126.96.36.199. Oak-California bay clearance distance—
California bay removal reduces SOD risk by increasing the distance between the spore source (California bay leaves) and the target (a susceptible oak trunk). The number of P. ramorum spores that land on an oak depends on:
Increased California bay-oak clearance should be developed only by removal or pruning of California bay. Pruning off oak branches or stems to increase California bay-oak clearance is not recommended. No single prescription has been verified as effective for localized California bay removal. Consider the following general relationships and recommendations when implementing localized California bay removal:
- SOD risk decreases as the oak-California bay clearance increases and removal of California bay closest to the oak is associated with the largest reduction in SOD risk. The minimum horizontal clearance from California bay foliage to the oak trunk (fig. 1-6) that is likely to have an effect is about 2.5 m; clearances of 5 m or more are preferable.
- Larger California bay-oak distances are needed as the overall amount of California bay canopy in the oak neighborhood increases. If possible, provide additional clearance in the direction of prevailing storm winds, especially if tall California bay canopy is present in that direction.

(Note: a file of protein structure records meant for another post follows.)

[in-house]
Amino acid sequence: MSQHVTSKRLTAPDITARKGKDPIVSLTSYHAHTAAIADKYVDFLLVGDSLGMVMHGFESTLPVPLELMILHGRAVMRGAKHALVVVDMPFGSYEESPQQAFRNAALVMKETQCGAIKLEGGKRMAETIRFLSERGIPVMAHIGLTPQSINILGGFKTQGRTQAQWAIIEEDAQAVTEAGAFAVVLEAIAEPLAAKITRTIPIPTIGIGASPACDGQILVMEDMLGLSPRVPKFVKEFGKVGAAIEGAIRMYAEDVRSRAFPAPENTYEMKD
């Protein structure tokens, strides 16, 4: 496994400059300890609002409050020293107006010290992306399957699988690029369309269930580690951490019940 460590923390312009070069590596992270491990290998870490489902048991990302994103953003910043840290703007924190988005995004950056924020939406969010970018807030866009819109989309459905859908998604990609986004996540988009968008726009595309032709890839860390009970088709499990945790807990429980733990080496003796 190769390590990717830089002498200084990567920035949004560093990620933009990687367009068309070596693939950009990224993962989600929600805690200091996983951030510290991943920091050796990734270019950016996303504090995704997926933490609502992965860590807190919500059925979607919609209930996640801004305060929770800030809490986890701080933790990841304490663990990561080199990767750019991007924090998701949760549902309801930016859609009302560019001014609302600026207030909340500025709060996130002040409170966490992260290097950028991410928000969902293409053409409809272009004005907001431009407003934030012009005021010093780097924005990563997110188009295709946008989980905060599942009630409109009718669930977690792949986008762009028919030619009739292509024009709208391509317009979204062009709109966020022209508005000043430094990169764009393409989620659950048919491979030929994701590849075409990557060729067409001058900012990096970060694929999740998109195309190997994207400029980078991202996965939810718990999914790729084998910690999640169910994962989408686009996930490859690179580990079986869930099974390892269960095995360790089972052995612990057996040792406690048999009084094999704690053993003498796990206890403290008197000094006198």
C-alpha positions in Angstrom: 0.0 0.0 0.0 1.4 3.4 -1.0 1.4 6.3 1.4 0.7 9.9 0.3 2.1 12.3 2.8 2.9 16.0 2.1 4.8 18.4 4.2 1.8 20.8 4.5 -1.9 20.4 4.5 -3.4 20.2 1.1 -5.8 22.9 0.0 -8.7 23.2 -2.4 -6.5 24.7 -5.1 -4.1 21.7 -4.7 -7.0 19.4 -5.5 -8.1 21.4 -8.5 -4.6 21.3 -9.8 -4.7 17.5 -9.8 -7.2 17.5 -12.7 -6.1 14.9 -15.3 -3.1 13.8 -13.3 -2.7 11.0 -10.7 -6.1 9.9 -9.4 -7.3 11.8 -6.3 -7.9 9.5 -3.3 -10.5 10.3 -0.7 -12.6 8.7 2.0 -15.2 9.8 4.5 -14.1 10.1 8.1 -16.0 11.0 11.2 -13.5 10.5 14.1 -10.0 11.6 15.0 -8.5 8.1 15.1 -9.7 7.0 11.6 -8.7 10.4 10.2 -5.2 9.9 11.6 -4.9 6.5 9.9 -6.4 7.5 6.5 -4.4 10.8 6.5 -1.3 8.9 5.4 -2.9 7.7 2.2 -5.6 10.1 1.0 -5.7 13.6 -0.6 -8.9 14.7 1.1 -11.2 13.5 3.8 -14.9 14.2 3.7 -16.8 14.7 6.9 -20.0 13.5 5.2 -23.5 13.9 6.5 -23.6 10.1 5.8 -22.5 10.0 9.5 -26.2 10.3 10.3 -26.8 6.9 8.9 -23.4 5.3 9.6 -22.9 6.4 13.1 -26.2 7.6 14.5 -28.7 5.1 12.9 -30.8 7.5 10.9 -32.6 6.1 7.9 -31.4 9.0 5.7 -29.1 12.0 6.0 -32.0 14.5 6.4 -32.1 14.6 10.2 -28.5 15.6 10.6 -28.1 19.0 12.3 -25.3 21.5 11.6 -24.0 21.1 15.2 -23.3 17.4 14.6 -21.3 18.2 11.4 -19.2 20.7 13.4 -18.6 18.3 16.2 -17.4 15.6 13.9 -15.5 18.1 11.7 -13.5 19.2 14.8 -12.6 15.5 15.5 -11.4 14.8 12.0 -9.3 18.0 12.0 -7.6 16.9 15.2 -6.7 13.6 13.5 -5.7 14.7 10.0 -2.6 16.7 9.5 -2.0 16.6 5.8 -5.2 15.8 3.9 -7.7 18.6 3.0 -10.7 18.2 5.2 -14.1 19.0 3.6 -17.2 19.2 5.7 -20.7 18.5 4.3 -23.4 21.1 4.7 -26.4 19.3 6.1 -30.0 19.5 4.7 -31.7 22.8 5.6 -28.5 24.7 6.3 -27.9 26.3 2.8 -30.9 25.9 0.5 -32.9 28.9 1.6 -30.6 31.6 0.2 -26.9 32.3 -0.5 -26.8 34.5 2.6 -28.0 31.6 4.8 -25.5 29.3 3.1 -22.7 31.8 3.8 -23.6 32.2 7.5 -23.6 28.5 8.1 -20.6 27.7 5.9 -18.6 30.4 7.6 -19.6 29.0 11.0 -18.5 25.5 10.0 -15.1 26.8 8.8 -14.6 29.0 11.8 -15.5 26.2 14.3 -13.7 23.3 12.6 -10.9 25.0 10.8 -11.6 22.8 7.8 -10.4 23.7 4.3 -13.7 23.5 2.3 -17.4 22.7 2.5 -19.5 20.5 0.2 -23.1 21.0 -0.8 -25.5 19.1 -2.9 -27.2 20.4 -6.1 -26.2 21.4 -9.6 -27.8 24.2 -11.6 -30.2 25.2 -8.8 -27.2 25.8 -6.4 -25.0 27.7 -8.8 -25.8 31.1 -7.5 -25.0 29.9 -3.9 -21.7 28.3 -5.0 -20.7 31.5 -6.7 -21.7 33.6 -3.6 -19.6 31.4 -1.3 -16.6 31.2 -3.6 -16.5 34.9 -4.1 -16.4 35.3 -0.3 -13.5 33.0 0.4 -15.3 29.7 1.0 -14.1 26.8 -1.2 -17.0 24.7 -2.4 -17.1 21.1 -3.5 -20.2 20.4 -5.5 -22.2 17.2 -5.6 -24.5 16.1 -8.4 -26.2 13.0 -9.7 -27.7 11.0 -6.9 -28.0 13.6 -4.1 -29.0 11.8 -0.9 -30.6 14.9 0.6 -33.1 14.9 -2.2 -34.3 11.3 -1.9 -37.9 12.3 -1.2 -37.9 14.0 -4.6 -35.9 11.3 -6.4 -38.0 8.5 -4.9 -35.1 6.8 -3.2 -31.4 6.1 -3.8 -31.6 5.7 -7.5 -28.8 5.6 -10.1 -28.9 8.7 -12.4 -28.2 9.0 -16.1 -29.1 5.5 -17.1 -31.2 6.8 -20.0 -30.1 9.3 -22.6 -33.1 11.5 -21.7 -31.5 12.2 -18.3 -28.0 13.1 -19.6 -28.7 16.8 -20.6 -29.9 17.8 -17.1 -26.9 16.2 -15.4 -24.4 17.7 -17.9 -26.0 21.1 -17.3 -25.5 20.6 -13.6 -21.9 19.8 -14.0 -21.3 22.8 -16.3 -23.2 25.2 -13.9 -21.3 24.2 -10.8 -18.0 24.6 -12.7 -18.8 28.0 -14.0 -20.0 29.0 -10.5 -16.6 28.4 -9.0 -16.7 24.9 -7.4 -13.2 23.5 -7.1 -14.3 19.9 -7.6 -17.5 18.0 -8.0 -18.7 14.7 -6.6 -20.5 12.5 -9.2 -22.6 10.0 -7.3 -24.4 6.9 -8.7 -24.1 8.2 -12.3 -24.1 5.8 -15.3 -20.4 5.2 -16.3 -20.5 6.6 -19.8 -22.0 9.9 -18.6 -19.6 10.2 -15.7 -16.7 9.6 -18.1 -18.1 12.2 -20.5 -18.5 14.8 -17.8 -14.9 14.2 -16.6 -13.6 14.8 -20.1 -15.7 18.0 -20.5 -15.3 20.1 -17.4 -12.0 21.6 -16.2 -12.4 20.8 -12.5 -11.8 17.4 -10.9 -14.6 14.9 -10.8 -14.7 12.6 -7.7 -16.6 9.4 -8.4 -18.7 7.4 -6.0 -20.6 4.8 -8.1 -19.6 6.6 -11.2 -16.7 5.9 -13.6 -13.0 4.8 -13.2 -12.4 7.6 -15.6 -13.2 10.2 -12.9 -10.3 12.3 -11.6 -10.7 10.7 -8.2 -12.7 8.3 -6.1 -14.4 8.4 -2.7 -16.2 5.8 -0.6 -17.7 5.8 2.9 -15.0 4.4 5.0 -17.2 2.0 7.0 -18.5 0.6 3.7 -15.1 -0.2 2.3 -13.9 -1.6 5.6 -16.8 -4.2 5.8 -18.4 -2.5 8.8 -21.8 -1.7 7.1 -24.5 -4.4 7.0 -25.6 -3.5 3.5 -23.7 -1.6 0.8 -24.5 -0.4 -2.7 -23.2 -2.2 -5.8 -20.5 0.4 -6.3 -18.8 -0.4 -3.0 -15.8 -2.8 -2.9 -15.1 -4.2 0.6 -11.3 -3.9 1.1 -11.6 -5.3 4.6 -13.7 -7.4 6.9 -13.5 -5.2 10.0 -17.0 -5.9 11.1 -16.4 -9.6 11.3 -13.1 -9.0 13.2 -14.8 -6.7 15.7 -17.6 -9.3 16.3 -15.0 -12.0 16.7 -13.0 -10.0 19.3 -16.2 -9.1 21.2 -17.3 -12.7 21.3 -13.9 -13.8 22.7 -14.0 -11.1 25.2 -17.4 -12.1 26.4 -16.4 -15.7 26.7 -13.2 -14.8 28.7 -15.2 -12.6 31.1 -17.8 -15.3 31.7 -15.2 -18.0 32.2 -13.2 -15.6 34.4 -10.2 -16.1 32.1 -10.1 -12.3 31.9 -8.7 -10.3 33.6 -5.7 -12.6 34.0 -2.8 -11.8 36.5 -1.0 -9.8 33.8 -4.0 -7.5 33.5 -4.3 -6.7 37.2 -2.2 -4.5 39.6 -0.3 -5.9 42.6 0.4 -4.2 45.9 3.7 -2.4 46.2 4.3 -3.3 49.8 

- In climates that are more favorable for P. ramorum spore production, larger oak-California bay clearance may be needed to achieve adequate risk reduction.
- Removing low inner canopy California bay branches close to oak trunks may help reduce risk even if foliage in the upper portion of the California bay canopy cannot be cleared to the 2.5-5 m minimum target distance.
- California bay seedlings less than 1 m tall should be removed if located within about 3 m from an oak trunk.
When using localized California bay removal, it is often necessary to strike a balance between the maximum risk reduction (greatest clearance possible) and minimizing cost and environmental impacts (smallest clearance that will provide a substantial risk reduction). Each doubling of the desired clearance distance translates to a quadrupling of the area that needs to be cleared, with a corresponding increase in effort (fig. 3-2). In addition, California bay canopy within the area to be cleared may arise from a trunk located outside the clearance distance. Hence, California bays rooted outside of the target clearance distance may also need to be removed or pruned.
Figure 3-2—Bay removal area (blue circles) for four bay foliage-oak trunk clearance distances (orange arrows). Green outline represents a large oak canopy (about 22 m canopy diameter) with trunk shown as the central dot. The smallest clearance likely to provide a significant reduction in SOD risk is about 2.5 m. Although increasing clearances provide greater risk reduction, the area of bay removal quadruples with each doubling of the clearance distance.